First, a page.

India has one critical long-term advantage over China which is its demographic profile. China's population will reach about 1.5 or 1.6 billion, after which its population will decline like Japan's. Although the Chinese government is relaxing population control, the declining birth rate is hard to reverse.
In terms of organic growth, China is like a magnificent Californian redwood adding height each year. India, in contrast, is more akin to a big bush, growing all over the place. What keeps the bush coherent are its roots in Indian civilisation, a deep common Hindu-Jain-Buddhist substrate with relatively recent Mughal-British overlays. In the Hindu pantheon, there are 300 million deities. That number says something about the Indian mind and its acceptance of diversity.
At one level, because of the English language and Anglo-Saxon institutions, India seems much more like the West than China. However, despite being closer to the US than China, India will not be used by the US against China unless this is in its own interest. On issues like world trade, climate change, Iran, Afghanistan and Myanmar, India is often prepared to take positions opposed to the US. India will cooperate with China for mutual benefit. Both are part of the Bric (Brazil, Russia, India, China) grouping which holds regular summits. In return for China supporting India as an observer in SCO (Shanghai Cooperation Organisation), India supports China as an observer in SAARC (South Asia Association for Regional Cooperation).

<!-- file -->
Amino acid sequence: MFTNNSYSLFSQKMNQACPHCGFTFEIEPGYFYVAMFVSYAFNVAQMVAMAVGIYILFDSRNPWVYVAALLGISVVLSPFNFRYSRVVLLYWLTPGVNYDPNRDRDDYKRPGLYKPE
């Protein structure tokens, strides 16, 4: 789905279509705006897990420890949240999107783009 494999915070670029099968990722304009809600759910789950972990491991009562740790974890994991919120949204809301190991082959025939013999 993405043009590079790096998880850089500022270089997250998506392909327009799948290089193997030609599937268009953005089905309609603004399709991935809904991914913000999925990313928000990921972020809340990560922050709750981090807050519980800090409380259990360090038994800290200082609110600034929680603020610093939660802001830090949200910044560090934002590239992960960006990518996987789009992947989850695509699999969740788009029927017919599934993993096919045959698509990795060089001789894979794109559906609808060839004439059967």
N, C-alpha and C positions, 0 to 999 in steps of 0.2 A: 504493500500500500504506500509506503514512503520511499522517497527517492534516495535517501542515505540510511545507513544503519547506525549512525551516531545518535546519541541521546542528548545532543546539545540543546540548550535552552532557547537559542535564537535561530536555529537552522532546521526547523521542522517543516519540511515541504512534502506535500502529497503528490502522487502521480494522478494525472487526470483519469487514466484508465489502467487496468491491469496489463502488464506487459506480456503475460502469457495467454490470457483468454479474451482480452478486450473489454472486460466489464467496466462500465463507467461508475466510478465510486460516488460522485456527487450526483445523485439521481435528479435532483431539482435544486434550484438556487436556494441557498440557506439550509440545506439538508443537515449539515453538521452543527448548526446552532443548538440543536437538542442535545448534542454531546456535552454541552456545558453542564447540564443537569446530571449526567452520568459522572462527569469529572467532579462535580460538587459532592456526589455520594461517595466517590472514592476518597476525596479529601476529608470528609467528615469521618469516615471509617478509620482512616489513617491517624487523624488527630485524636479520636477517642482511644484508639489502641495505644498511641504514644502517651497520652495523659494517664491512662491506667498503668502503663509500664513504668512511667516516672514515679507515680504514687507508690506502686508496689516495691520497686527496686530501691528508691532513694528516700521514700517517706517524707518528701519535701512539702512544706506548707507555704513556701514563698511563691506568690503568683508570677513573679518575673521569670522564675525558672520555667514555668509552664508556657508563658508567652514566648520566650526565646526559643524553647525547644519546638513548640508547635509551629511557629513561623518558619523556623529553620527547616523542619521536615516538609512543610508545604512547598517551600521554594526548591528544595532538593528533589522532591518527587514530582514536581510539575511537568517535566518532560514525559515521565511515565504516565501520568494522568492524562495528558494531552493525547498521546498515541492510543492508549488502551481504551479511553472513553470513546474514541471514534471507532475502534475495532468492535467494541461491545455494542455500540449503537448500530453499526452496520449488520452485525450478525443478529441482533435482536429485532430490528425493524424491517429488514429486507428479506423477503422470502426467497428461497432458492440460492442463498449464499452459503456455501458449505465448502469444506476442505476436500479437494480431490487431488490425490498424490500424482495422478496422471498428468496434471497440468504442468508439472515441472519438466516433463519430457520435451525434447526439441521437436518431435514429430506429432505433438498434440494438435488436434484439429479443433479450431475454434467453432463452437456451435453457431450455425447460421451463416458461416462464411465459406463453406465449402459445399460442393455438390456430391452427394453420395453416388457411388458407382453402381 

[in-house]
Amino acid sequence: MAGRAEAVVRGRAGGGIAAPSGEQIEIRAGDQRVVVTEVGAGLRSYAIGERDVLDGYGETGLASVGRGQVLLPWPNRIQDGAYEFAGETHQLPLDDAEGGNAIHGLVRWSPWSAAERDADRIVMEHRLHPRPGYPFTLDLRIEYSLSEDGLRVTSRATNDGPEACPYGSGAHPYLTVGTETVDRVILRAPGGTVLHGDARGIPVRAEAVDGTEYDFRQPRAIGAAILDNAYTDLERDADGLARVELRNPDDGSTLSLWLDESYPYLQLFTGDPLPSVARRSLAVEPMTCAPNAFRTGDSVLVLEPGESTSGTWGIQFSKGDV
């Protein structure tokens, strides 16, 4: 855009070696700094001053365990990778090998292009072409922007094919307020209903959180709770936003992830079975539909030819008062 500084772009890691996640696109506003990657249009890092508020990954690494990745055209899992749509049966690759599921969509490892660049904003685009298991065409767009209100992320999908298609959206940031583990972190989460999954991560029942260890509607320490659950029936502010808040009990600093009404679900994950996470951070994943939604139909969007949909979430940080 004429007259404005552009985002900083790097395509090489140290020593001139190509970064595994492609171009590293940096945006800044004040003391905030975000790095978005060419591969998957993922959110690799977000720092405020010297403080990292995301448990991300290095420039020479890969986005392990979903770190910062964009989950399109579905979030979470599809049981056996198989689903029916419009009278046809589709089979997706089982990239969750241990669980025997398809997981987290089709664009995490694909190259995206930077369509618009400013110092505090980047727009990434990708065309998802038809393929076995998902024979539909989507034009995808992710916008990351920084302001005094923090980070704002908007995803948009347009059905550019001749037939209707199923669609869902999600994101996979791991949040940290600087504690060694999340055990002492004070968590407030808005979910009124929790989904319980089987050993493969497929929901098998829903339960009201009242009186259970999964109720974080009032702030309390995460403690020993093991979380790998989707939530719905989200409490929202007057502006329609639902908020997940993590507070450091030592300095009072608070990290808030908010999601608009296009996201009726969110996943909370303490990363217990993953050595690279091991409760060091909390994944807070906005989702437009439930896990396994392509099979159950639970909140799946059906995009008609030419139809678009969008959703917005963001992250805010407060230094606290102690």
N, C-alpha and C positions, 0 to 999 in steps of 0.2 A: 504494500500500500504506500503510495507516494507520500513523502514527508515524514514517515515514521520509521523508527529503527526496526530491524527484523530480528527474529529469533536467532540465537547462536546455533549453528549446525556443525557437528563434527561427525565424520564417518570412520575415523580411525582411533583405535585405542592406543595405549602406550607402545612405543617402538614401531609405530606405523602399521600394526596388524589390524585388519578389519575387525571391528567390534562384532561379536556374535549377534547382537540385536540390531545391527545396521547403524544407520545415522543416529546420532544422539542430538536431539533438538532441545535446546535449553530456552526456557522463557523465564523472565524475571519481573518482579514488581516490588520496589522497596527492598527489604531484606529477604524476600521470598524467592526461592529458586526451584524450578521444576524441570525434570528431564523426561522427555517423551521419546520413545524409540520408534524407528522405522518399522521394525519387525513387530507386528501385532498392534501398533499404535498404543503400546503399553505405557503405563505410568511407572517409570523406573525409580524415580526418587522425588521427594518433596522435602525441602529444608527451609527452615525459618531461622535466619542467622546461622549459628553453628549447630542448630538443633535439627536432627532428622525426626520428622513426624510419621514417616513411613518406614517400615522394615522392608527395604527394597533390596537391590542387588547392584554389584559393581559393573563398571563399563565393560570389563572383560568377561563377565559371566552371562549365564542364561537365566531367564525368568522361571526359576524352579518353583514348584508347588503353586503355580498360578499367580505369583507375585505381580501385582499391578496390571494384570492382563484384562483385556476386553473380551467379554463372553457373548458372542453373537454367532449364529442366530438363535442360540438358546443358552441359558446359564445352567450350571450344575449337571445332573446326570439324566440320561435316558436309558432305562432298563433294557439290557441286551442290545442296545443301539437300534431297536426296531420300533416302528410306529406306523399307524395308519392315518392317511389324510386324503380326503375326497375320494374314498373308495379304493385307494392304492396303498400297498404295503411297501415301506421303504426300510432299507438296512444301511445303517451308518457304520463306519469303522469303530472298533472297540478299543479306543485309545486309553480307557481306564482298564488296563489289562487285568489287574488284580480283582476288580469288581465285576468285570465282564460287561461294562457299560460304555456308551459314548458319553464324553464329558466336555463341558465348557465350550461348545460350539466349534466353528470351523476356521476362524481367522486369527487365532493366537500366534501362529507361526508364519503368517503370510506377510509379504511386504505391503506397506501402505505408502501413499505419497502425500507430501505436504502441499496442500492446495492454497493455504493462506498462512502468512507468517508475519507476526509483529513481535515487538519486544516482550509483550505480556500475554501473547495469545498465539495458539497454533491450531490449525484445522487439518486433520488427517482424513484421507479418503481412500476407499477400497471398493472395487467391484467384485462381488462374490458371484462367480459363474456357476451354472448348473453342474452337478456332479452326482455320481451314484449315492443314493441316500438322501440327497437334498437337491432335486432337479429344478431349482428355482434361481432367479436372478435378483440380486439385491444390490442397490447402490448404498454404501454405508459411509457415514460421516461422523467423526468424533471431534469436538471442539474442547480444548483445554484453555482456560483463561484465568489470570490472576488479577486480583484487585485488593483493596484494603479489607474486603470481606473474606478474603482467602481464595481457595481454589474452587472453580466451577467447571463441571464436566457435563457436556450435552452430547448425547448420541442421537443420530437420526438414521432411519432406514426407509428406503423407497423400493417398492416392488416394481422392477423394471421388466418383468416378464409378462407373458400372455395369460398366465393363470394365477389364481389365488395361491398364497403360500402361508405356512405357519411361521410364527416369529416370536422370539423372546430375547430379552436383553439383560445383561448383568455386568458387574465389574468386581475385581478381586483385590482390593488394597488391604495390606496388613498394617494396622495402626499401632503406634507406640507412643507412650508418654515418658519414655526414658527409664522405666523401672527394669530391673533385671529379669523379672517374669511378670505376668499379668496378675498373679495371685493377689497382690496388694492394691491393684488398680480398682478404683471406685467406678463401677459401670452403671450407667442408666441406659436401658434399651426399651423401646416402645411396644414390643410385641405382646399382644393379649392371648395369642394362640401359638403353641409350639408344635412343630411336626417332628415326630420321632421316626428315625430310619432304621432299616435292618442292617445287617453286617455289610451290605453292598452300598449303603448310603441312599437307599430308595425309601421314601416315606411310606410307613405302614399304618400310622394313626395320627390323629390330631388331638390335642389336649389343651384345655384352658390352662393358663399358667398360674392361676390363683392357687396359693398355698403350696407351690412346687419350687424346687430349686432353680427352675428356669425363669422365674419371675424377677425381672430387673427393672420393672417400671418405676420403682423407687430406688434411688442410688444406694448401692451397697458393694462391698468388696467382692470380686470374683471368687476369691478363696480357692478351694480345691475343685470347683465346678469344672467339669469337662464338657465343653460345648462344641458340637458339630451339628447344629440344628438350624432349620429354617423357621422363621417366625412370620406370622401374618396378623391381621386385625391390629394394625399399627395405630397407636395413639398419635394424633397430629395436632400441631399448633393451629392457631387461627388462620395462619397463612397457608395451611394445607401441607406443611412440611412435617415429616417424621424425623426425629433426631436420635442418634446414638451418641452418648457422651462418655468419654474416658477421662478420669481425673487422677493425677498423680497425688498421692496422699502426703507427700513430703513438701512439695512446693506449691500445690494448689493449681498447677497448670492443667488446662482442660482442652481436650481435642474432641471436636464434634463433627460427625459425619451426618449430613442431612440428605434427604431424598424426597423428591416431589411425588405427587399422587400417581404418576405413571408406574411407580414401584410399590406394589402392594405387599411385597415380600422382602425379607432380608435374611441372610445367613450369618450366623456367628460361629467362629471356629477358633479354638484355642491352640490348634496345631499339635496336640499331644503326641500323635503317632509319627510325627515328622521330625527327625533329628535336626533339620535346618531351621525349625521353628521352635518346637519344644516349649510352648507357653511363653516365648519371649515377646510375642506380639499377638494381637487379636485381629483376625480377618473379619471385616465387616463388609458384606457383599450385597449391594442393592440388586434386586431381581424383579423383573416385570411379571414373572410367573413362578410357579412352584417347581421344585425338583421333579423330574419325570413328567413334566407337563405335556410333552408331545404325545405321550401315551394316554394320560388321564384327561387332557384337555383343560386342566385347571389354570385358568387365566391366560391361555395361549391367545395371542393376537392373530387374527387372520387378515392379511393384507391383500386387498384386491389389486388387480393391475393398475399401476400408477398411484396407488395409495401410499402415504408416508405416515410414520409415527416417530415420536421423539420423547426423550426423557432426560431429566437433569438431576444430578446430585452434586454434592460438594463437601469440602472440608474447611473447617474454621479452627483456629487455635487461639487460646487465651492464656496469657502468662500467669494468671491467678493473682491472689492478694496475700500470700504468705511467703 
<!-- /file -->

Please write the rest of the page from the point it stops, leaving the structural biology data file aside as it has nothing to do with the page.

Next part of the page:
Apart from the 1962 War, there has been no major conflict between China and India.The high Himalayas separated them, and in Central and South-east Asia, smaller states provide a wide buffer.
The Buddhist connection is well- known. Over the centuries, through the silk routes, the two civilisations learnt from each other philosophy, mathematics and astronomy to practical subjects like meditative practices, ship design and sugar-making.
The political relationship lags behind the economic relationship. China is already India's biggest trading partner. Bilateral trade exceeded US$70 billion (S$88 billion) last year and is expected to hit US$100 billion in 2015. Road, rail, air and electronic connections have greatly improved to the Tibetan plateau and China wants to link them to Indian networks through the mountain passes. With Myanmar opening up, South-east Asia will again become a major connector between China and India. Chinese cities like Chongqing and Kunming are eager for political obstacles to be removed because of their geographical positions. Kolkata will benefit hugely too as it is less than a thousand kilometres by road from Lhasa and a little over two hours by air from Kunming. When Japan controlled the Chinese coast, it was from Bengal and Bihar through Burma and over the Hump that Kuomintang China was kept supplied.